Another function of the beginning, though not an invariable one, is to clarify how the essay will be organized. The writer has the plan in mind when composing the beginning paragraph (or revising it). The question is: Should the plan be revealed to the reader?
Writers often do consider it necessary. Harold Mattingly begins his book Roman Imperial Civilization with this paragraph:
The object of this first chapter is to give a sketch of the Empire which may supply a background to all that follows: to explain what the position of Emperor from time to time was, how it was defined in law, how it was interpreted by the subjects; then, around the Emperor, to show the different parts of the State in relation to one another and to him. Later chapters will develop particular themes. We shall have to consider at the close how far the constitution of the Empire was satisfactory for its main purposes, how much truth there is in the contention that imperfections in the constitution were a main cause of Decline and Fall.
The paragraph indicates not only the plan of the first chapter and that of the whole book, but also how the opening chapter fits into the larger organization.
Even with subjects less complex and grand than the Roman Empire, writers may wish to tell us how they intend to develop their essays:
t want to tell you about a woodsman, what he was like, what his work was, and what it meant. His name was Alfred D. Teare and he came originally from Nova Scotia, but all the time I knew him his home was in Berlin, New Hampshire. Probably the best sur veyor of old lines in New England, he his genius. Kenneth Andler
This straightforward paragraph not only announces and limits the subject but also reveals something about the organization of the essay. Readers are prepared for a three-part structure: Teare as a person, the nature of his work, and the significance of that work. Assuming that the writer knows his in this case he know the order in which he mentions these aspects of his subject reflects the order in which he will treat them. The plan has been implicitly and effectively.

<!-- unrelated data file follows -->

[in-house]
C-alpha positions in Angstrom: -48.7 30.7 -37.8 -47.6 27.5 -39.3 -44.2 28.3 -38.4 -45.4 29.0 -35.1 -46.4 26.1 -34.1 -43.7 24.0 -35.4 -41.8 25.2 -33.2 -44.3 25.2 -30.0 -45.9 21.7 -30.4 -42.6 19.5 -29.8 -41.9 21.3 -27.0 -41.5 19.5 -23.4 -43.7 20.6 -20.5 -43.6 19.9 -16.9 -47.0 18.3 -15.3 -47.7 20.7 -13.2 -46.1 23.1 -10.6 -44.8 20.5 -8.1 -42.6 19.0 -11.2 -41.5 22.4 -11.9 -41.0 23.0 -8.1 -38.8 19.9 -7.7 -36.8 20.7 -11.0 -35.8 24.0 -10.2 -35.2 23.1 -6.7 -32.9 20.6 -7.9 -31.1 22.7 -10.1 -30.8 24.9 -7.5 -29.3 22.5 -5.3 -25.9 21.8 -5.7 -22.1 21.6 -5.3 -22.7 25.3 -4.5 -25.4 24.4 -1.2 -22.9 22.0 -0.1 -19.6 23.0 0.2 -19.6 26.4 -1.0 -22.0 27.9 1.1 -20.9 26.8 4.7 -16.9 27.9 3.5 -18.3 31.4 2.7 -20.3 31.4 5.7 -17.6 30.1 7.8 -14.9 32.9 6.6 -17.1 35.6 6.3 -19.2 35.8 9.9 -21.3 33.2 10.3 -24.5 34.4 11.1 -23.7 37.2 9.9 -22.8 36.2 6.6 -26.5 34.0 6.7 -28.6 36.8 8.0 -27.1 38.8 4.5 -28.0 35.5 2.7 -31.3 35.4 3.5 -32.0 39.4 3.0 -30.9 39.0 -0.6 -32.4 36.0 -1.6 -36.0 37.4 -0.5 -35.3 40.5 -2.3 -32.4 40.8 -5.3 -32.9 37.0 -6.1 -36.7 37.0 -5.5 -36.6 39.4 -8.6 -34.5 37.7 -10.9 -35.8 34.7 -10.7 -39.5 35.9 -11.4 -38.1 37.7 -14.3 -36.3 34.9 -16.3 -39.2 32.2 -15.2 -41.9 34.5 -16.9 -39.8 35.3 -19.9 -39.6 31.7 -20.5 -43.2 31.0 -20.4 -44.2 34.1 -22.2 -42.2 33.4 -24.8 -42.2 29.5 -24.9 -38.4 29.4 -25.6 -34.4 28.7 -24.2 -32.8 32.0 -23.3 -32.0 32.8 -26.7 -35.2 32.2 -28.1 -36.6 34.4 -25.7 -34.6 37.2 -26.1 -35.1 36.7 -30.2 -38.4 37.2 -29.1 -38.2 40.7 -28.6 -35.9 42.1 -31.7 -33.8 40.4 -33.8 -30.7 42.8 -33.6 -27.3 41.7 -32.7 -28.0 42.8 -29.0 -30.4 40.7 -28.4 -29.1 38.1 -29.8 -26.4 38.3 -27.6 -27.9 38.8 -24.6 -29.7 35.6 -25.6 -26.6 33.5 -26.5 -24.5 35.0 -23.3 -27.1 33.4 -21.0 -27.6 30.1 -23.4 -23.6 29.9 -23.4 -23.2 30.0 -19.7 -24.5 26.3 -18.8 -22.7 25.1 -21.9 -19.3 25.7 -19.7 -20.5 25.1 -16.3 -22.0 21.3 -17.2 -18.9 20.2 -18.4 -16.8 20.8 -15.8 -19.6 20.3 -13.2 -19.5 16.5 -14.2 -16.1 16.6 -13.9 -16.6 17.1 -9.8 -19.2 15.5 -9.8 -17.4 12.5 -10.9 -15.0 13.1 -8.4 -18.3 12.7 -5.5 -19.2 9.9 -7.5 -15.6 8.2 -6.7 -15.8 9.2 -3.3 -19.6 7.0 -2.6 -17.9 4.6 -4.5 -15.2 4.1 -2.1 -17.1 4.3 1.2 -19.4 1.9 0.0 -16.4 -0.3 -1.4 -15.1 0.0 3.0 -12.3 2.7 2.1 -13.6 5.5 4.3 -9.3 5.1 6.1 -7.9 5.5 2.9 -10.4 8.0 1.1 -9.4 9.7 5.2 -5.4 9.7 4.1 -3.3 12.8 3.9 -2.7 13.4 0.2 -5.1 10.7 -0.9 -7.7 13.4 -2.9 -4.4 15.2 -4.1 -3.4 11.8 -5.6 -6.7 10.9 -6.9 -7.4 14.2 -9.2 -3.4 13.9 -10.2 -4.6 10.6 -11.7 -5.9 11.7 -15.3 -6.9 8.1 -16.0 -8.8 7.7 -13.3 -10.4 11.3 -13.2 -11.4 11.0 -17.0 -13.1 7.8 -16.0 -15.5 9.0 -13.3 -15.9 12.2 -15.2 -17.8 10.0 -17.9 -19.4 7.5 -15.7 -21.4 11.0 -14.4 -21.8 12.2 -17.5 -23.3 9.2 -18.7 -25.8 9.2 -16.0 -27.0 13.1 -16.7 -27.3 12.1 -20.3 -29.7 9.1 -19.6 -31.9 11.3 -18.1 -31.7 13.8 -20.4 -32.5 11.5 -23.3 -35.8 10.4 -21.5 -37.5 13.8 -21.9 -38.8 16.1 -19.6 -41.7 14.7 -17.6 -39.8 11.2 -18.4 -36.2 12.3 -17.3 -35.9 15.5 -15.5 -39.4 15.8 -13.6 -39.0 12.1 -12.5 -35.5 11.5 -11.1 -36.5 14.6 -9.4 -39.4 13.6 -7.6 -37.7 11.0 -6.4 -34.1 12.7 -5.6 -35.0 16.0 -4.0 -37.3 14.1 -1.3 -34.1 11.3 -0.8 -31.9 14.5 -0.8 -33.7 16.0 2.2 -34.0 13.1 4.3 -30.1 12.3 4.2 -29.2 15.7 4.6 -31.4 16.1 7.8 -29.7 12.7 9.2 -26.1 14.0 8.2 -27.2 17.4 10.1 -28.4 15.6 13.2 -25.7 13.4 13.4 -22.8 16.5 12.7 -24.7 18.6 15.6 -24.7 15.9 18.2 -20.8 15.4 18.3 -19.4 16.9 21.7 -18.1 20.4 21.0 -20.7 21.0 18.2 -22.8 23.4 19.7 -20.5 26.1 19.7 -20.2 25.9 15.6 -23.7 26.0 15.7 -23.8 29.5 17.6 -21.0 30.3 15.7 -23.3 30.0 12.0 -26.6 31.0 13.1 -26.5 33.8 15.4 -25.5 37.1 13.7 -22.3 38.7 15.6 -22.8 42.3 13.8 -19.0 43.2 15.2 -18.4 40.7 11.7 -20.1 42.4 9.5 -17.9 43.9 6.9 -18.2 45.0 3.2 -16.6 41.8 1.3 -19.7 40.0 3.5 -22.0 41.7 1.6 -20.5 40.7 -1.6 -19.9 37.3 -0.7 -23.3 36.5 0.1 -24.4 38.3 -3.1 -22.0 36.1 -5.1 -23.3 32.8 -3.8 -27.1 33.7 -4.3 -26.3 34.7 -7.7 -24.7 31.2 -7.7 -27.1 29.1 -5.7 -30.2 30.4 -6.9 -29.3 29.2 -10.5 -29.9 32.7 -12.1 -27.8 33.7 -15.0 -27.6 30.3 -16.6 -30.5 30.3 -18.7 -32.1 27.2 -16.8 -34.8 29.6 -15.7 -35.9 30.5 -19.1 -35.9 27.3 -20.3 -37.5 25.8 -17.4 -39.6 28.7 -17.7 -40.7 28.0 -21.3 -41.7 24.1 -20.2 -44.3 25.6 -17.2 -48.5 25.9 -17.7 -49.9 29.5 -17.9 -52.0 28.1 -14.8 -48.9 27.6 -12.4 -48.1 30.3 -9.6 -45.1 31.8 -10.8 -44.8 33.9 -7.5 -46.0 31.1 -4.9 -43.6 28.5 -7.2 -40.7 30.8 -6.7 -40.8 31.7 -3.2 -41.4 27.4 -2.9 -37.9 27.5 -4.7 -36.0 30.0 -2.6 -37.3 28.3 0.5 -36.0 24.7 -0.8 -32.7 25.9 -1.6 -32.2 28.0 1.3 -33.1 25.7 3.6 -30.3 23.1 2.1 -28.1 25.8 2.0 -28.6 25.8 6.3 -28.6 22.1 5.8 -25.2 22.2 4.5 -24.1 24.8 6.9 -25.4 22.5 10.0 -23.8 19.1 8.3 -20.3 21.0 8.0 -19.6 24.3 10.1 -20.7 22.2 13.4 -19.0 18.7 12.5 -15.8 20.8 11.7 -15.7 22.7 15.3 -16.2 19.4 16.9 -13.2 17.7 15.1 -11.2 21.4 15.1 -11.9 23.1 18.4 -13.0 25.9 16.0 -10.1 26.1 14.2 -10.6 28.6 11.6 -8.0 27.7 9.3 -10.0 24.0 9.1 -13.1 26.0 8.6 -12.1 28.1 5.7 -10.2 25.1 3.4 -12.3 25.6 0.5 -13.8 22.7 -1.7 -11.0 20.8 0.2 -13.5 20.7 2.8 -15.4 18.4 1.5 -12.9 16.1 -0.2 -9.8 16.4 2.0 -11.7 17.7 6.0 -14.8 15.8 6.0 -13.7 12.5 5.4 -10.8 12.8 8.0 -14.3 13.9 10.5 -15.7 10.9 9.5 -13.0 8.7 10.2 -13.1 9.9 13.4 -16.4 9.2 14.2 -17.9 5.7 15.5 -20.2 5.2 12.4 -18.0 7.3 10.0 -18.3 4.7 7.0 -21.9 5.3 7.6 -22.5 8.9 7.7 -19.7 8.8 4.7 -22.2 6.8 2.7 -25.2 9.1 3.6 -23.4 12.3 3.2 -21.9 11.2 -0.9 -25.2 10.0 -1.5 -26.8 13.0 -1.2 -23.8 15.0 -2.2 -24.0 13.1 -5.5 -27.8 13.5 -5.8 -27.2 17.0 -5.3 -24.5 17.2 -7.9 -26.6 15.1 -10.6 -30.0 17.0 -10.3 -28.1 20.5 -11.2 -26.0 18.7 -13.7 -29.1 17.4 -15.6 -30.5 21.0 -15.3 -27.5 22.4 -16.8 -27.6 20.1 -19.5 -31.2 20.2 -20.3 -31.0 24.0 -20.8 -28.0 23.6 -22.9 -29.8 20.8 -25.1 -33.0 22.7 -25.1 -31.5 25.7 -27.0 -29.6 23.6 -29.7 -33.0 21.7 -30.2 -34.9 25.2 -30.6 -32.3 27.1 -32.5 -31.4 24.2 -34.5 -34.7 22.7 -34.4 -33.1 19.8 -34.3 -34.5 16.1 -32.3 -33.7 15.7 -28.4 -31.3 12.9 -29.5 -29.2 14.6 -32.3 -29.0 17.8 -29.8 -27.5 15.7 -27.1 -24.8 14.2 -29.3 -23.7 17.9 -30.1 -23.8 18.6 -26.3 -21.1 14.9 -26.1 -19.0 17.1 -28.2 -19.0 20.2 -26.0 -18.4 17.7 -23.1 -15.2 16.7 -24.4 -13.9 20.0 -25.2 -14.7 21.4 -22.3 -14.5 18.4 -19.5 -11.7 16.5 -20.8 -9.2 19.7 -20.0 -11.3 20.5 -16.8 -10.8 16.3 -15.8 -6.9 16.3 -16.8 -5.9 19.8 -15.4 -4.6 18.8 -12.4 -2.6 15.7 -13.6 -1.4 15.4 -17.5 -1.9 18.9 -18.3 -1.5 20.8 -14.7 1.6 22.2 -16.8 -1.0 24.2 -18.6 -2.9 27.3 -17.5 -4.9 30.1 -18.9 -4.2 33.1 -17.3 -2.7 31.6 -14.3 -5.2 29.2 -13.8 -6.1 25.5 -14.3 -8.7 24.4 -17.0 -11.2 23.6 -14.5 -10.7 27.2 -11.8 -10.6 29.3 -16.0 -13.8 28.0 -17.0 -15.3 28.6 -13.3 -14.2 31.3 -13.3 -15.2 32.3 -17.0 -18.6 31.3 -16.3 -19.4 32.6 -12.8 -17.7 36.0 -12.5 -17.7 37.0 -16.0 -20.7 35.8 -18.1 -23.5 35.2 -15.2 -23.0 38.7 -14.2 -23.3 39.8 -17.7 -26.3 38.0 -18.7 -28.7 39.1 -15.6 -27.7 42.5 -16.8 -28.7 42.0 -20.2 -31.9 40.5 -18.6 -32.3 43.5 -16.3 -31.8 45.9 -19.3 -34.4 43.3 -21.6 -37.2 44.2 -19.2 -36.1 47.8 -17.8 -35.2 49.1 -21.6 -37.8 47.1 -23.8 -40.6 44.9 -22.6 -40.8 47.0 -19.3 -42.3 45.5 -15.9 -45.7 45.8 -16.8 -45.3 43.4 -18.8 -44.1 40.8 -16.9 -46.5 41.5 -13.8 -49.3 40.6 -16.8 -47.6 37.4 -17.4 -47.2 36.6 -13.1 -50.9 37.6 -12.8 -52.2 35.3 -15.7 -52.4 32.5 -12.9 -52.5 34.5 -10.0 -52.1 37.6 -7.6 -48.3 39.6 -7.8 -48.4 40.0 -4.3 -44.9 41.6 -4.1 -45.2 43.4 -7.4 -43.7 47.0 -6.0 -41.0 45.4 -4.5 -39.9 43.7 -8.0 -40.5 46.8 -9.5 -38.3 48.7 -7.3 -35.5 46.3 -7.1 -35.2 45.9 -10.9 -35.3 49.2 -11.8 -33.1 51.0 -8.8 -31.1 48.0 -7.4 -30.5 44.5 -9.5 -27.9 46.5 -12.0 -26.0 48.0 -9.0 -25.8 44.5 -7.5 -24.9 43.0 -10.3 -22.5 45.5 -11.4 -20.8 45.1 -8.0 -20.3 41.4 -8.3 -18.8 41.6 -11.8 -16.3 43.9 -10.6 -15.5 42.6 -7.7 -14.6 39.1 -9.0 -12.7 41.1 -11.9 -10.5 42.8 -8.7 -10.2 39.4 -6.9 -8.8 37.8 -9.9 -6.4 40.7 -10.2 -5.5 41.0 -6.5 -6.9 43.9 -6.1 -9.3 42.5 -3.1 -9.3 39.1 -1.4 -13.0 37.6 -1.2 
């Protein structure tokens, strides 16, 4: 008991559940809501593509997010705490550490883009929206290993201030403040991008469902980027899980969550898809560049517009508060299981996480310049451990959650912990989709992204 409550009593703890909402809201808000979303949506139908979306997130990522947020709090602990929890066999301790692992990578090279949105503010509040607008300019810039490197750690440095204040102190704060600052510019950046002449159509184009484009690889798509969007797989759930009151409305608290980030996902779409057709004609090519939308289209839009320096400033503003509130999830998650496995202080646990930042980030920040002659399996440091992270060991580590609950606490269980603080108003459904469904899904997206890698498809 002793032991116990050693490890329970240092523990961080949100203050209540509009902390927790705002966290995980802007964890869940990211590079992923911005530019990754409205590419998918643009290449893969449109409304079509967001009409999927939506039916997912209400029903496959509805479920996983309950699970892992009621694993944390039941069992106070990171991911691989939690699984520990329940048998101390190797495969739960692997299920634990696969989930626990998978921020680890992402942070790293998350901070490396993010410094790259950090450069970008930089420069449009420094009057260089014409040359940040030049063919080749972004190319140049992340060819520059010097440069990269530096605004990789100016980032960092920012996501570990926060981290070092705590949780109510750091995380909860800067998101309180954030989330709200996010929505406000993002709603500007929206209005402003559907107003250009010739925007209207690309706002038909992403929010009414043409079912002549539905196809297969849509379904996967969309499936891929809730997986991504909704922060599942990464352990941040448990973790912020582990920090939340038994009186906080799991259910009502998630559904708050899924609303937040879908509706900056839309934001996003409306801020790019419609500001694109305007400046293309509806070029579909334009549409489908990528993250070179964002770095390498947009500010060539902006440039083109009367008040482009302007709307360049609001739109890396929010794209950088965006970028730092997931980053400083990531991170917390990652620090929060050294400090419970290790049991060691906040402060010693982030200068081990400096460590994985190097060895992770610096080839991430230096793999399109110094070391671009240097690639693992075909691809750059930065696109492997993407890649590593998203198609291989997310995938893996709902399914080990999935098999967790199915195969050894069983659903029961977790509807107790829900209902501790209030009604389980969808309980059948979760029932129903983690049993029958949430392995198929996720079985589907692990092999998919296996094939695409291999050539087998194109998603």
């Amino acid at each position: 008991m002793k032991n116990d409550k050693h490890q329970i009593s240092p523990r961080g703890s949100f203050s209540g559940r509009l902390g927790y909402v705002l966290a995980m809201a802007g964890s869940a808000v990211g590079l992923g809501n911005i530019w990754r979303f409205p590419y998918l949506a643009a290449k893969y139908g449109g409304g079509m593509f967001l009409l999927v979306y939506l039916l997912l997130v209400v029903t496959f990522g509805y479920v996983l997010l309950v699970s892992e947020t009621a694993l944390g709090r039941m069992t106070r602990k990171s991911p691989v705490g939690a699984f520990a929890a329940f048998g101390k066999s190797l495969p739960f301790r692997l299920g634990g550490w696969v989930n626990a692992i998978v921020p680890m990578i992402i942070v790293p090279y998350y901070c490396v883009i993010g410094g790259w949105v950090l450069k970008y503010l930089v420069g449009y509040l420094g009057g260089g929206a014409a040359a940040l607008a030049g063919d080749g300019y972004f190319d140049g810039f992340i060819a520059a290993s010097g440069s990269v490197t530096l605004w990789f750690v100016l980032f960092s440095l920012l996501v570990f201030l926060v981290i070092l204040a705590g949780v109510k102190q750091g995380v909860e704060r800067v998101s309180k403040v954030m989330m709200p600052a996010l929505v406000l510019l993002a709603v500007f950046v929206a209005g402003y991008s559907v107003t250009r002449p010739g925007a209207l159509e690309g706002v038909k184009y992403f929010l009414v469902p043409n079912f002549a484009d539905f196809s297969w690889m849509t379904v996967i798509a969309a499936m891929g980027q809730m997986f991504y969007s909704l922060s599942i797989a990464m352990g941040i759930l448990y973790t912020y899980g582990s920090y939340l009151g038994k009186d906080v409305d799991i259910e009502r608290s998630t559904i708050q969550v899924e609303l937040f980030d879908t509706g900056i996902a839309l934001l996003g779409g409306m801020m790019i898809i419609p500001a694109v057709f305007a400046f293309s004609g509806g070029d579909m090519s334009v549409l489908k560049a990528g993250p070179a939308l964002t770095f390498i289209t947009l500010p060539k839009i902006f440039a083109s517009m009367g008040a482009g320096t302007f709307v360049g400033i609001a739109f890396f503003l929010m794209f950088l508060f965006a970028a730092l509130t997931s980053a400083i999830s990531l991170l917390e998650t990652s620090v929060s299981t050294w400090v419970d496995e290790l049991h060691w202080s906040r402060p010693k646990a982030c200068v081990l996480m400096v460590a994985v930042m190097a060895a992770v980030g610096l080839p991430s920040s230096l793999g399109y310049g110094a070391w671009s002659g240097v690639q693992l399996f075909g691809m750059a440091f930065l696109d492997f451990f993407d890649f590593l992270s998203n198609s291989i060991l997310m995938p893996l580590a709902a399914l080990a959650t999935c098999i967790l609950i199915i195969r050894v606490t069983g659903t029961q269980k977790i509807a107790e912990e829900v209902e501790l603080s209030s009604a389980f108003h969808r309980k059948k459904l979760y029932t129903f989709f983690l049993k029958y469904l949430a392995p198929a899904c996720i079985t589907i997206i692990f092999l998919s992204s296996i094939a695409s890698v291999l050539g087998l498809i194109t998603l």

Establishing your plan in the beginning has several virtues. It eases the reader's task. Knowing where they are headed, readers can follow the flow of ideas. An initial indication of the organization also simplifies later problems of transition. When a writer can assume that readers understand the general scheme of the essay, it is easier to move them from point to point.
As with limiting the subject, one cannot set down clear-cut rules about when to reveal the plan. Generally it is wise to indicate something about the organization of compositions that are relatively long and that fall into several well-defined parts. Shorter, simpler essays less often require that their plan be established in the opening paragraph.
When you must indicate your plan, do so as subtly as you can. The imaginary theme about high school and college that begins:
College is different from high school in several in teaching methods, homework, and tests.
clearly implies the three parts of the essay and their order. In longer work you may occasionally feel it desirable to indicate organization explicitly. But be sure that your subject is substantial enough and your purpose serious enough to support such a beginning.
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